Maithri Supports Ranil in US

Maithri Supports Ranil in US

Sri Lanka is back in the geopolitical spotlight ahead of elections slated for later this year, and former President Maithripala Sirisena says Washington should be paying attention., reported the Washington Times.



Maithrepala Sirisena met  Deputy Secretary of the US Department of State, Afreen Akhter in Washington DC

Outside powers — specifically China — are exerting influence amid what Mr. Sirisena says is a moment of “great instability” for his country, a teardrop-shaped island just off India‘s southeastern coast that has become entangled in great power politics between Washington and Beijing in recent years.

Mr. Sirisena, who was president from 2015 to 2019, emphasized during a meeting with The Washington Times that his country’s citizens are enduring “abject poverty” trying to recover from a crippling foreign debt crisis, soaring inflation, a contracting economy and shortages of food, fuel and other basics.


Bilateral Cooperation ;

The former president said his goal in visiting Washington this week — a trip that included a meeting with Deputy Assistant Secretary of State for South and Central Asian Affairs Afreen Akhter — was to inspire deeper bilateral cooperation and spur greater U.S. support for Sri Lanka.

“The main objective of this visit is to convince the State Department to save Sri Lanka from that situation and work together,” Mr. Sirisena said.

The Biden administration has announced roughly $300 million in aid for Sri Lanka, including loans for small businesses, since the severe economic downturn that began in 2022. But the geopolitics surrounding the aid are complex in a country of 22 million still recovering from a brutal quarter-century civil war that only ended in 2009.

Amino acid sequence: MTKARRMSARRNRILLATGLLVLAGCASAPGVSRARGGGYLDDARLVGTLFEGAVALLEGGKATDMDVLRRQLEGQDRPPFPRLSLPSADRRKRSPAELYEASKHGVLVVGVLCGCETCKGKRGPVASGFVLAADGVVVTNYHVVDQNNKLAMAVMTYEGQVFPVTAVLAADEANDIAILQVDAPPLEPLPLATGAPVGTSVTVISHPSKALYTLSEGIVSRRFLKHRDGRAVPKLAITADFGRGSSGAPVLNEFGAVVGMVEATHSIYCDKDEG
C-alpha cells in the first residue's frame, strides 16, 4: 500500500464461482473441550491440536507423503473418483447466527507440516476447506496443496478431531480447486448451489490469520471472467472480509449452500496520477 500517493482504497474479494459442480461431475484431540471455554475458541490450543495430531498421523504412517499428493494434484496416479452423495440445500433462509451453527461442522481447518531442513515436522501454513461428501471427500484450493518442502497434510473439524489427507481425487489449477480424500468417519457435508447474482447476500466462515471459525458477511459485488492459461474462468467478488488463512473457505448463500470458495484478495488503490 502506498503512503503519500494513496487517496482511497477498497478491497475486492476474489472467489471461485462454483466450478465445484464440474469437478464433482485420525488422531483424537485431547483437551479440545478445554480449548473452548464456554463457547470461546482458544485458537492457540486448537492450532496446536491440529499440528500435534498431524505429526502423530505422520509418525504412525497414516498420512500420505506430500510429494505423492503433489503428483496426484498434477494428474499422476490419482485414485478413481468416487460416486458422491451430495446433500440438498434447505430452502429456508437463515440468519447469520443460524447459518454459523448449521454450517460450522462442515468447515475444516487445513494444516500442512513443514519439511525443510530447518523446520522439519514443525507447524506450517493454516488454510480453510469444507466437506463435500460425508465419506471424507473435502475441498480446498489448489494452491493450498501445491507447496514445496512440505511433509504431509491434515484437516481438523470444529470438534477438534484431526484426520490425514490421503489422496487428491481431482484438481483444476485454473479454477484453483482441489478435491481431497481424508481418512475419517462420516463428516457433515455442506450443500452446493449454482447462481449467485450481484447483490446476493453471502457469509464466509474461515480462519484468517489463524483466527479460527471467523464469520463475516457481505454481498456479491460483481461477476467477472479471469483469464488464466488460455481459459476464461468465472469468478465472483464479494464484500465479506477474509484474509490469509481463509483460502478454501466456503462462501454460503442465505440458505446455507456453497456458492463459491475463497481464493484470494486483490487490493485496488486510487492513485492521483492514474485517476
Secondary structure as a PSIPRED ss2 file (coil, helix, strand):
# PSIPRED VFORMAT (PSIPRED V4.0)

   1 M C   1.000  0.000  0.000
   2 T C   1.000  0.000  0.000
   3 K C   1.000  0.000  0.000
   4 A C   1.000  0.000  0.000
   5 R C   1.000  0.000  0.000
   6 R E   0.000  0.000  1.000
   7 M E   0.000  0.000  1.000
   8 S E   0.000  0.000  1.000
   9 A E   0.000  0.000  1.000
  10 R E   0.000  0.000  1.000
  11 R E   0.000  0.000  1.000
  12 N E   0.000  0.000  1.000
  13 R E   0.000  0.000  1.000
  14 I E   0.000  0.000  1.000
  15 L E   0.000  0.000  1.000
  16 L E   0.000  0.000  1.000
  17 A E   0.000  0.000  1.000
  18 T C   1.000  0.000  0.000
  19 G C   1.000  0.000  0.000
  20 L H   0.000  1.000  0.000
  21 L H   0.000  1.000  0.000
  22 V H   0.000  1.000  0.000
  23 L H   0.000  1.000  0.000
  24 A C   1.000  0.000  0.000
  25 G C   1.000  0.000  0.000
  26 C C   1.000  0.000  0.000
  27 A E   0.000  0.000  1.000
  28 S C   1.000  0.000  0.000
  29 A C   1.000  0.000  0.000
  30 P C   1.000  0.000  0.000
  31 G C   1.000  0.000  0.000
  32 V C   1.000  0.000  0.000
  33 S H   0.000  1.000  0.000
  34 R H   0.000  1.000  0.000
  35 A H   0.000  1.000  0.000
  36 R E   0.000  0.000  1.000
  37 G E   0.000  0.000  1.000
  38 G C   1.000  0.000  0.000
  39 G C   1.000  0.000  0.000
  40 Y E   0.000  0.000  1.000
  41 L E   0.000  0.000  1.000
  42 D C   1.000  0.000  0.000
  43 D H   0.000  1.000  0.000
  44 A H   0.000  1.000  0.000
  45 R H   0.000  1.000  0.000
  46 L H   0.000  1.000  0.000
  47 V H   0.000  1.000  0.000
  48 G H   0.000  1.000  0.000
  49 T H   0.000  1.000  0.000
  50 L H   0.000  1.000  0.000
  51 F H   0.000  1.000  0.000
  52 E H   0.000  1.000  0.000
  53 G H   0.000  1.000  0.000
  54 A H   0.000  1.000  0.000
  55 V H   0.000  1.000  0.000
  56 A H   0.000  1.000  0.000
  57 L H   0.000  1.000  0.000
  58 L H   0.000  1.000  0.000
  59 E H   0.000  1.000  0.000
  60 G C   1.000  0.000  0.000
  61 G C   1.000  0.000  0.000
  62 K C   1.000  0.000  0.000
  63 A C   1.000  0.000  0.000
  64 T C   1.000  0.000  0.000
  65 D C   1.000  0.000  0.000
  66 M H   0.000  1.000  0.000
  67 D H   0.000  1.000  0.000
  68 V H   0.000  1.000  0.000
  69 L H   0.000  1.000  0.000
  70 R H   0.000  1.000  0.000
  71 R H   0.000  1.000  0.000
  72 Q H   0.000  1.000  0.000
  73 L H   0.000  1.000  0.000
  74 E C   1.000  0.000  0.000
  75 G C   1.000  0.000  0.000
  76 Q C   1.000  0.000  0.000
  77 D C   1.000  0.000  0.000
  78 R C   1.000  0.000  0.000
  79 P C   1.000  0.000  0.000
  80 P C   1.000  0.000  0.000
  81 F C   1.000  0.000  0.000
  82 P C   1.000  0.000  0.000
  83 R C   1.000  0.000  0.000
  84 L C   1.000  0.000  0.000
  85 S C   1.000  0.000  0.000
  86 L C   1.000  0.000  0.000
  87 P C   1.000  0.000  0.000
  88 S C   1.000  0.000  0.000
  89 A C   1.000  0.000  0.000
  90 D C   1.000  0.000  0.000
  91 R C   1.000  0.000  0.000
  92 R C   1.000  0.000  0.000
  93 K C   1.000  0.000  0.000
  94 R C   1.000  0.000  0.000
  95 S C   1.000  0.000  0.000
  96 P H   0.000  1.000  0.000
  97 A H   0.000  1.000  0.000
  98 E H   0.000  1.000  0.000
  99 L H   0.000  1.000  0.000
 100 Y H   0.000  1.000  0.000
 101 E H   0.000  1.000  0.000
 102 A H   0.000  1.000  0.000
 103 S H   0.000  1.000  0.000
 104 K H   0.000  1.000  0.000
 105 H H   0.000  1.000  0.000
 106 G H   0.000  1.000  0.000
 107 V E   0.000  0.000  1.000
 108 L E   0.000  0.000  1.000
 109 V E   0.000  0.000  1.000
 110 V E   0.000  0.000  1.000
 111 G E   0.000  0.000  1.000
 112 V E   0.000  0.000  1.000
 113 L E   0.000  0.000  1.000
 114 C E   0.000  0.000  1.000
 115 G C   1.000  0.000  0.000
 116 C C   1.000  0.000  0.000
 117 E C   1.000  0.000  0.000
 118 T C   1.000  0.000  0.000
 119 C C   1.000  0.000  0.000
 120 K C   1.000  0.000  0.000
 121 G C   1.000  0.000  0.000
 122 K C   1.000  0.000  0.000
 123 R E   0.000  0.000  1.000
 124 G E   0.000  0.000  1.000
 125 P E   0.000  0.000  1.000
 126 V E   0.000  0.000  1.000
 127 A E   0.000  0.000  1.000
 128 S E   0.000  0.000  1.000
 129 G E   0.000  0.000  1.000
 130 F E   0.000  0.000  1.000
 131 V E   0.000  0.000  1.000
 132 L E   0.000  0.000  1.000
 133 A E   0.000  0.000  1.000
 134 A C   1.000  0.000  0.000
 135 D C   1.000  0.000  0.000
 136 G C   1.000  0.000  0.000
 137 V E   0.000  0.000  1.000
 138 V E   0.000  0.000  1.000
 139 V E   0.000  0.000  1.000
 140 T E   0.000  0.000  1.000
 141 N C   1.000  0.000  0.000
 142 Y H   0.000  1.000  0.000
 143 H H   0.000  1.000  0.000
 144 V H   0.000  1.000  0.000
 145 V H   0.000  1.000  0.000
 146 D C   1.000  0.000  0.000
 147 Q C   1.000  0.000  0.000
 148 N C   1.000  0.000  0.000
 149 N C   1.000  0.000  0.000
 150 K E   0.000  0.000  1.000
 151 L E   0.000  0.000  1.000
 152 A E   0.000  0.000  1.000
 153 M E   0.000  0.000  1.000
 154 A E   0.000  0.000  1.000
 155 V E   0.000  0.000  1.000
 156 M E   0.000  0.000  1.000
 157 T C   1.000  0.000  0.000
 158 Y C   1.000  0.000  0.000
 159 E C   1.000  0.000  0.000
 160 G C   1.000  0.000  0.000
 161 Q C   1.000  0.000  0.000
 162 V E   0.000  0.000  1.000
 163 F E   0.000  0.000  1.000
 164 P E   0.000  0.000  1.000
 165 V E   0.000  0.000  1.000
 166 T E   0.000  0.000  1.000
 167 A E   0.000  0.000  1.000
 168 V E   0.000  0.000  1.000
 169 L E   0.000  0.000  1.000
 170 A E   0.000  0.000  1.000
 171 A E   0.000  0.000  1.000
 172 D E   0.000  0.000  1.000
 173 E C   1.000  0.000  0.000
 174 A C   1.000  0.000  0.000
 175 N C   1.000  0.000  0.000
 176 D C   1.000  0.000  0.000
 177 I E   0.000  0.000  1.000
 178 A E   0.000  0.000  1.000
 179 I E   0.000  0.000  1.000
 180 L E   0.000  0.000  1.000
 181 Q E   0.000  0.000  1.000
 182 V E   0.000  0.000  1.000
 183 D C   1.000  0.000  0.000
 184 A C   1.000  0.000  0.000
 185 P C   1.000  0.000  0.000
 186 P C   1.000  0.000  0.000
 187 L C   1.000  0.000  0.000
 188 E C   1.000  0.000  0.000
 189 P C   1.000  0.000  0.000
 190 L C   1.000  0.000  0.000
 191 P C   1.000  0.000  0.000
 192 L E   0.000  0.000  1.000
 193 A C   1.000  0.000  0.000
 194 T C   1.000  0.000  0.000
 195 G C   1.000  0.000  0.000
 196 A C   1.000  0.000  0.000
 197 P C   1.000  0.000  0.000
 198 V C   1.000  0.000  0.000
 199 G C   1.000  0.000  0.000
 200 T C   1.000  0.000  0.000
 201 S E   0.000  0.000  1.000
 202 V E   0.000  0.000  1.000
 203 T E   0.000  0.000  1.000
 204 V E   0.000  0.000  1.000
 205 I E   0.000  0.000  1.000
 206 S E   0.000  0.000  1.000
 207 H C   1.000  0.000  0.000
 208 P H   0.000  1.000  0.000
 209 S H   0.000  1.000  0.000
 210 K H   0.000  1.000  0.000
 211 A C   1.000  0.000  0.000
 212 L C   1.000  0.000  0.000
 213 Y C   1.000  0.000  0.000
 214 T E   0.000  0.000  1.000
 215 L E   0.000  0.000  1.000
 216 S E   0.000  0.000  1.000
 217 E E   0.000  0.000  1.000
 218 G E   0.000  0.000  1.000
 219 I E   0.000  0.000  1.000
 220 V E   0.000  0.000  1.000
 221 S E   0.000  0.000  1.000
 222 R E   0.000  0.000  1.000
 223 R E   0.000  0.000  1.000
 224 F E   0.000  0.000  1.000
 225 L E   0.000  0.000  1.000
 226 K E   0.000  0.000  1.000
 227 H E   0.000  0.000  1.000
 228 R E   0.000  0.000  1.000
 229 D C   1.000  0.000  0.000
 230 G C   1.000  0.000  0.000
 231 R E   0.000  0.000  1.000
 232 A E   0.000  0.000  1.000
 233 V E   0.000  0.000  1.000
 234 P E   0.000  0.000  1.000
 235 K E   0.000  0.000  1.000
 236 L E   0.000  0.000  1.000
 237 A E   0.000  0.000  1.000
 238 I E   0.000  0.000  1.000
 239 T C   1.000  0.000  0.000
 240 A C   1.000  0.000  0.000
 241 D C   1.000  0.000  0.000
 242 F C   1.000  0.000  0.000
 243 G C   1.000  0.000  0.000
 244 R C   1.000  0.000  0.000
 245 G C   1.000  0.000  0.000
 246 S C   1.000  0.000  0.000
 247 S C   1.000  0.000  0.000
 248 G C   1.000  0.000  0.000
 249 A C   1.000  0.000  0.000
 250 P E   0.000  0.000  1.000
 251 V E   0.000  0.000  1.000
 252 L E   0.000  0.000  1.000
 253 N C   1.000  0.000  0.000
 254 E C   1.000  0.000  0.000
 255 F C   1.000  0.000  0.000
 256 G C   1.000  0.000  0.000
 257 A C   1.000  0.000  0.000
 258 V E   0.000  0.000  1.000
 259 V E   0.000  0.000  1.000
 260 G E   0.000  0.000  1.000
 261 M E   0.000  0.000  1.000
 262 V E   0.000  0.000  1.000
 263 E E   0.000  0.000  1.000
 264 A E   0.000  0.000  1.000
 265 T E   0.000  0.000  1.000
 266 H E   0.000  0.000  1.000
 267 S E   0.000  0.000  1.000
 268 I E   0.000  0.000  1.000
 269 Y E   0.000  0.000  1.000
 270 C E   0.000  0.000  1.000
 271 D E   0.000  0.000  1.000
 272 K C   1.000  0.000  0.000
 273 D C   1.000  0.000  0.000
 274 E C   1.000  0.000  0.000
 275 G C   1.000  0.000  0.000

Hambanthota-Belt and Road  

U.S. officials point to Sri Lanka as a case study in the debt trap that can come with participating in China‘s massive “Belt and Road” global infrastructure program, launched in 2017. That was the year Sri Lanka was pressured into effectively selling control of its port of Hambantota to a Chinese state-owned company after falling behind on $1.5 billion in Belt and Road financing.

Sri Lankan officials have also battled with their Chinese counterparts over Beijing’s desire to send submarines and other military ships through Hambantota — seen as a critical location to challenge rival India in and around the Indian Ocean.

The U.S.-China friction of recent years has also been felt in Sri Lanka as well.

Sri Lanka has emerged as a key counterterrorism partner for the United States since a group of Sri Lankans inspired by the Islamic State terror group killed 269 people with six near-simultaneous suicide bombings in Christian churches and tourist hotels on Easter Sunday in 2019.

“There is a lot of cooperation between the current government in Sri Lanka and the U.S. in terms of counterterrorism,” Mr. Sirisena told The Times, who said he hopes the relationship will lead to greater economic engagement from Washington.

The plea comes just months ahead of Sri Lanka‘s presidential election, which is likely to occur in November.

The Associated Press has reported that incumbent President Ranil Wickremesinghe could run again, seeking a mandate for his tough economic stabilization program designed to bring down inflation and restore economic growth.


The caments made by former President Sirisena indicates very much that he is very much in alignment with the thinking of current President Ranil Wickramasingha .




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